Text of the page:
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The World’s Most Expensive Cities

Buzz Poole
02/21/2012 - 00:00

I’m not at all surprised by the findings of The Economist Intelligence Unit, ranking Zurich, Switzerland, as the world’s most expensive city to live in. A couple of years ago, my wife and I spent several weeks in Granada, Spain. Reluctant to return home when in fact it was time to head home, we took the long way, stealing away a few days in Madrid and then heading to Besançon, France, to visit friends. After a few days touring the walled city, catching up with our friends (whom we’d met in Argentina years earlier) and eating amazing food (including an outrageous truck-stop lunch, replete with fresh snails, head cheese, steak cooked to order, an entire cheese buffet and wine and beer off taps) we really did have to go home. We’d booked our return flight knowing that we were going to visit our friends in France and the best deal we found was out of Zurich. So after a quick tour through Bordeaux, our friends dropped us off at a train station where we waited for the next train to Switzerland.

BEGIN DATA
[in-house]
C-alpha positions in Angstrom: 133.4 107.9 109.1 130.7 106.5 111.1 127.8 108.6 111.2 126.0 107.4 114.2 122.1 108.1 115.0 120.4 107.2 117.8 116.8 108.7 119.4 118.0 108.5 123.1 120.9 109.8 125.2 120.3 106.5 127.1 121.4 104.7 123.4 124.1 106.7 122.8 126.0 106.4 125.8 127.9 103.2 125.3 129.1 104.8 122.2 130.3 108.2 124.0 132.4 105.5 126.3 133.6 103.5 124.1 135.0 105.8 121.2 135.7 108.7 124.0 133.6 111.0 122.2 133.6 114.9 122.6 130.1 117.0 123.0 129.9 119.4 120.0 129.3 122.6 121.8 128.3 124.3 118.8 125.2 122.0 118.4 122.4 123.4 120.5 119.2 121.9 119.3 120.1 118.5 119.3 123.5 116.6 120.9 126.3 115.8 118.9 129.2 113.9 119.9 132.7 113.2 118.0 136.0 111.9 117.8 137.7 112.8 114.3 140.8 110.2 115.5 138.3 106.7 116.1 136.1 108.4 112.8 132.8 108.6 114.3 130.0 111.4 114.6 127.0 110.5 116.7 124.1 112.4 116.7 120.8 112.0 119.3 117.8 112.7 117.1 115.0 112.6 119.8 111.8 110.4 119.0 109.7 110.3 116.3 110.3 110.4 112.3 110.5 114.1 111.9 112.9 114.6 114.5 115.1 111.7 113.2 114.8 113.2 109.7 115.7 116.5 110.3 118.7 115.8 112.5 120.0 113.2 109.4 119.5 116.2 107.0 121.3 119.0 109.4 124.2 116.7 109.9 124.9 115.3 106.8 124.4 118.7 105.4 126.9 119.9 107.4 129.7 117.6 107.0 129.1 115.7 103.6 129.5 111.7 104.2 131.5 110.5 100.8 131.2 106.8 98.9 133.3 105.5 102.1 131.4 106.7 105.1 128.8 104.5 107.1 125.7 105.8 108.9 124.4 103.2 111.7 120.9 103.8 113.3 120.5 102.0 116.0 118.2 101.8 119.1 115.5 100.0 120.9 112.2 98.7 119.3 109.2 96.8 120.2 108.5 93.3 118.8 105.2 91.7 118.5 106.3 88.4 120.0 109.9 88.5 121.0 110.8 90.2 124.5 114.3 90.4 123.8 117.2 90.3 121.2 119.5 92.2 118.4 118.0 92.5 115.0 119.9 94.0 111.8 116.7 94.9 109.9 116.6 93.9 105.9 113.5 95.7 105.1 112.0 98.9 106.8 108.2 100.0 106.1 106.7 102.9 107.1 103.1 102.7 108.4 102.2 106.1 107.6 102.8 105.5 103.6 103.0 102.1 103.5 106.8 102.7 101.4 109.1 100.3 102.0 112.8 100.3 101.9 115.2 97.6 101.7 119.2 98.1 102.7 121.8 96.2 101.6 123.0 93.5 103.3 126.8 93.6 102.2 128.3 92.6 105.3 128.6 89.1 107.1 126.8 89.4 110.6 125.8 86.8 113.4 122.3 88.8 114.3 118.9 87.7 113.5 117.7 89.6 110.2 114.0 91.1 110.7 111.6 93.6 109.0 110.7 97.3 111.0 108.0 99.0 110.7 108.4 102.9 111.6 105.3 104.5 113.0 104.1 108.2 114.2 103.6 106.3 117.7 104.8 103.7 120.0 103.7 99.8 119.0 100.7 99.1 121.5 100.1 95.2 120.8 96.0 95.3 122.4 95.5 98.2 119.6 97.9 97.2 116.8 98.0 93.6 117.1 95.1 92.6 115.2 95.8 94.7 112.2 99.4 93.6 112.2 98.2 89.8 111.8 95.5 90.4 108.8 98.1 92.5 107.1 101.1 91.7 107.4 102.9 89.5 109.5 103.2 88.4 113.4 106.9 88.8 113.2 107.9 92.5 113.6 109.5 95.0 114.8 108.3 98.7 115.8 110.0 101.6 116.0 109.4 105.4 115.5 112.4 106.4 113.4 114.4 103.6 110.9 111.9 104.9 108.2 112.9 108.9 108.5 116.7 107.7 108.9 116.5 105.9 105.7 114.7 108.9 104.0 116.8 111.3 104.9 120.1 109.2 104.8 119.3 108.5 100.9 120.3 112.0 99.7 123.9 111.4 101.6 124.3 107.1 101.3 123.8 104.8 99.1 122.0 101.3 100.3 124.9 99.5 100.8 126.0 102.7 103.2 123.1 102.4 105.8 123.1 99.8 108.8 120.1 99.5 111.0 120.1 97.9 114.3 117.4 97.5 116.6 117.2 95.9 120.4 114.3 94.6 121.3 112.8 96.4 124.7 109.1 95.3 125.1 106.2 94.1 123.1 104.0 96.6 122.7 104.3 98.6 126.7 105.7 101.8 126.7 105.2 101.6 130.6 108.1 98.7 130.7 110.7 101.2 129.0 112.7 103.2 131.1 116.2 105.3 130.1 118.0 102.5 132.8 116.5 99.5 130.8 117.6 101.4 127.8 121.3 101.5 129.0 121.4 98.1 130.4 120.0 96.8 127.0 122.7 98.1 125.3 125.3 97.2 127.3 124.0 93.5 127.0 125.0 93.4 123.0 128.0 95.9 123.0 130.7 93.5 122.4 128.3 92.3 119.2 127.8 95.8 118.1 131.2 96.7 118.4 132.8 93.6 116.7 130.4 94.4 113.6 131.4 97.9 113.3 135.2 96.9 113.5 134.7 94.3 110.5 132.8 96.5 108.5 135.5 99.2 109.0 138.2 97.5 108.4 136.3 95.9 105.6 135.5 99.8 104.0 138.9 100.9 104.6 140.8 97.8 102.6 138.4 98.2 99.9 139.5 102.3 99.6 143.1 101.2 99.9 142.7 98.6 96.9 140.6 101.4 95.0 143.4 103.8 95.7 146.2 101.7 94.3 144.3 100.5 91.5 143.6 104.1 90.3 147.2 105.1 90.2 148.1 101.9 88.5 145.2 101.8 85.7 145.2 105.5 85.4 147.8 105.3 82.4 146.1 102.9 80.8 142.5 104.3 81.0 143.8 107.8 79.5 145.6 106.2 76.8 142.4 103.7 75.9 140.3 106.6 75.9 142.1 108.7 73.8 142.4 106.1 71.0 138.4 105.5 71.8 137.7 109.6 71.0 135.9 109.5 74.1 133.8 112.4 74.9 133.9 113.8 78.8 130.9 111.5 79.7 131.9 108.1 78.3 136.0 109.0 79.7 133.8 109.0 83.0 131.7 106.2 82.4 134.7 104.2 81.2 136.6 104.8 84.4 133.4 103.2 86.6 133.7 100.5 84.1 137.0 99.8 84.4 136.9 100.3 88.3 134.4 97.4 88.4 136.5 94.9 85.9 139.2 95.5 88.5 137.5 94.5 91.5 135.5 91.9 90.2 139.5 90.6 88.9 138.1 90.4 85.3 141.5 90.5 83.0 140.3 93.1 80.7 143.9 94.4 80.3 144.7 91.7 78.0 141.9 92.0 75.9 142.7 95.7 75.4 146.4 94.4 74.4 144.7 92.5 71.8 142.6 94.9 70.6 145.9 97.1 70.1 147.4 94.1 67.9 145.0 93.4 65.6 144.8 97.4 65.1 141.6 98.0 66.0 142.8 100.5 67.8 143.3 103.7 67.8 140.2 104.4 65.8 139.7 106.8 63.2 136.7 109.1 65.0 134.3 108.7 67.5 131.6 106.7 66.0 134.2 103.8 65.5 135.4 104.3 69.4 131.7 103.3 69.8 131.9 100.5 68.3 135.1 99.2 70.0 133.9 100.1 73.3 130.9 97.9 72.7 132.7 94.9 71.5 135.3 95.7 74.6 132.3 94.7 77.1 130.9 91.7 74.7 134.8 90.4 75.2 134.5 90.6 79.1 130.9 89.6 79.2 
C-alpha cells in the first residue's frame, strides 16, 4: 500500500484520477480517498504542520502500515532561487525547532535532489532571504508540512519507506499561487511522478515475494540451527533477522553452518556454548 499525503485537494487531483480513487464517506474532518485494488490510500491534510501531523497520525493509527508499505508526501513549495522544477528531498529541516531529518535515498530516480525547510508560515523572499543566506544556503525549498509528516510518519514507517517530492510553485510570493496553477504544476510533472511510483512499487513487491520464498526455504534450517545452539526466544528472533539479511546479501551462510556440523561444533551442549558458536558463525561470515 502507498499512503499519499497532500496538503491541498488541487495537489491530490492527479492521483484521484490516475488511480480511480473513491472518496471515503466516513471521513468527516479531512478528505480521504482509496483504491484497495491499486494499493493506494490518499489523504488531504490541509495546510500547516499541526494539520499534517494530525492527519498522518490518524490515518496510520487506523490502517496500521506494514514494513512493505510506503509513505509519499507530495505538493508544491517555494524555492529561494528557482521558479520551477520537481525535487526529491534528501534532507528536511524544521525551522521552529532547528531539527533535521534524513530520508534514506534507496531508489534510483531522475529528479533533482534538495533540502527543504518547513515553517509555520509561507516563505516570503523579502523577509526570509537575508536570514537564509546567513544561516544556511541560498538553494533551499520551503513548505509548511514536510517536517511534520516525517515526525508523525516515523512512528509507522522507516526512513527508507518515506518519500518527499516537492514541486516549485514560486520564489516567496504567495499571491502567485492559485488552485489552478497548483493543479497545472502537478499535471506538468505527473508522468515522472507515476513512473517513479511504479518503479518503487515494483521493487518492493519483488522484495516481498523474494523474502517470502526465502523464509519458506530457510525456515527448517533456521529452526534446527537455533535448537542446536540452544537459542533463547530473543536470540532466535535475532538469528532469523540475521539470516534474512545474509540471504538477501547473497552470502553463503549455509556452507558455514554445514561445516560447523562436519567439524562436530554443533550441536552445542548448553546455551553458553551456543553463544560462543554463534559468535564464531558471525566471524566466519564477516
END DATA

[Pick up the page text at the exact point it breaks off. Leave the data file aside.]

Thinking that in a major European city it would be easy to find a reasonably priced hotel room, we stalled on booking one until right before we left Spain. Big mistake. We’re not huge spenders, but we’re also not misers. We were floored by the cost of Zurich hotels. The room we finally chose was in a corporate park – all new buildings, very few people and nothing very special. There was nothing awful about the hotel other than the room rate. For what we paid, anywhere else in the world we could have been living the high life. That night, we also ate the most expensive dinner of mediocre Thai food. When we got back to the room we actually asked Google: Why is Zurich so expensive?

The Swiss franc is the primary reason; it is a currency that has continued to strengthen in these years of dicey economic stability. It is also true to say that we only had time, and inclination, to see a very small part of the city. But even the next day, as we looked for a cheap breakfast in a train station, we could not get over the strength of the franc as we converted the cost of coffee and croissants to euros and dollars.

The Economist explains that, “[t]he index measures the cost of an expatriate lifestyle in over 130 cities using a weighted average of the prices of 160 products and services,” so these numbers don’t correlate to cost of living standards for locals. But it’s fun to compare your own travel spending experiences with these rankings.

Which cities have drained your wallet?

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